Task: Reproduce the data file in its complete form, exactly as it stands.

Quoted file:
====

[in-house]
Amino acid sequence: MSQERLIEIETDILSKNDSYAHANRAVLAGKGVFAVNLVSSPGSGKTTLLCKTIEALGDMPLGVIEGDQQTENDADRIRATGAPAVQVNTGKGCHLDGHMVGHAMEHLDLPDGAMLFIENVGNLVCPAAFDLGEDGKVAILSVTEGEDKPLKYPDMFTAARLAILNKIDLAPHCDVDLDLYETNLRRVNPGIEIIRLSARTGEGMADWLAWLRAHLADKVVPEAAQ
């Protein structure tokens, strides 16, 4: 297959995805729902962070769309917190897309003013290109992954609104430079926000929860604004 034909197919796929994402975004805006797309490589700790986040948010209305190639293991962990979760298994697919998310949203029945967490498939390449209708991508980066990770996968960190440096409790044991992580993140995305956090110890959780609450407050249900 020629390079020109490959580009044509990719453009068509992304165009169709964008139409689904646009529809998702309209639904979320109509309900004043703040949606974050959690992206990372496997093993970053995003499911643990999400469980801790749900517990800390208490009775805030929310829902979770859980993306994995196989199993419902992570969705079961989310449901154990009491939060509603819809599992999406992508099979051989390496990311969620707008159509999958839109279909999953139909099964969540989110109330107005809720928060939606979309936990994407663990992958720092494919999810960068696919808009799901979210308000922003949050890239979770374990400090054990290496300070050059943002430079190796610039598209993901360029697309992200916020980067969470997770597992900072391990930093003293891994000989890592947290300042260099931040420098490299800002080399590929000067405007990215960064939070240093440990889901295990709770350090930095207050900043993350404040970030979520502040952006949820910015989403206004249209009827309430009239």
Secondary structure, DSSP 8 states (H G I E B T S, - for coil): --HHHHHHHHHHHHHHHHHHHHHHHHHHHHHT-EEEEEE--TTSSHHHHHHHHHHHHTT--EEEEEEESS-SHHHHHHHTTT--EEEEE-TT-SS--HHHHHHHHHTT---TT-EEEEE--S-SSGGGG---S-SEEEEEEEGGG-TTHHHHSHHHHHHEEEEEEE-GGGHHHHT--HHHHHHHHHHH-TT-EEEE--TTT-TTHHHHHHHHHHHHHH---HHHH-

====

[in-house]
Amino acid sequence: MSQERLIEIETDILSKNDSYAHANRAVLAGKGVFAVNLVSSPGSGKTTLLCKTIEALGDMPLGVIEGDQQTENDADRIRATGAPAVQVNTGKGCHLDGHMVGHAMEHLDLPDGAMLFIENVGNLVCPAAFDLGEDGKVAILSVTEGEDKPLKYPDMFTAARLAILNKIDLAPHCDVDLDLYETNLRRVNPGIEIIRLSARTGEGMADWLAWLRAHLADKVVPEAAQ
């Protein structure tokens, strides 16, 4: 297959995805729902962070769309917190897309003013290109992954609104430079926000929860604004 034909197919796929994402975004805006797309490589700790986040948010209305190639293991962990979760298994697919998310949203029945967490498939390449209708991508980066990770996968960190440096409790044991992580993140995305956090110890959780609450407050249900 020629390079020109490959580009044509990719453009068509992304165009169709964008139409689904646009529809998702309209639904979320109509309900004043703040949606974050959690992206990372496997093993970053995003499911643990999400469980801790749900517990800390208490009775805030929310829902979770859980993306994995196989199993419902992570969705079961989310449901154990009491939060509603819809599992999406992508099979051989390496990311969620707008159509999958839109279909999953139909099964969540989110109330107005809720928060939606979309936990994407663990992958720092494919999810960068696919808009799901979210308000922003949050890239979770374990400090054990290496300070050059943002430079190796610039598209993901360029697309992200916020980067969470997770597992900072391990930093003293891994000989890592947290300042260099931040420098490299800002080399590929000067405007990215960064939070240093440990889901295990709770350090930095207050900043993350404040970030979520502040952006949820910015989403206004249209009827309430009239």
Secondary structure, DSSP 8 states (H G I E B T S, - for coil): --HHHHHHHHHHHHHHHHHHHHHHHHHHHHHT-EEEEEE--TTSSHHHHHHHHHHHHTT--EEEEEEESS-SHHHHHHHTTT--EEEEE-TT-SS--HHHHHHHHHTT---TT-EEEEE--S-SSGGGG---S-SEEEEEEEGGG-TTHHHHSHHHHHHEEEEEEE-GGGHHHHT--HHHHHHHHHHH-TT-EEEE--TTT-TTHHHHHHHHHHHHHH---HHHH-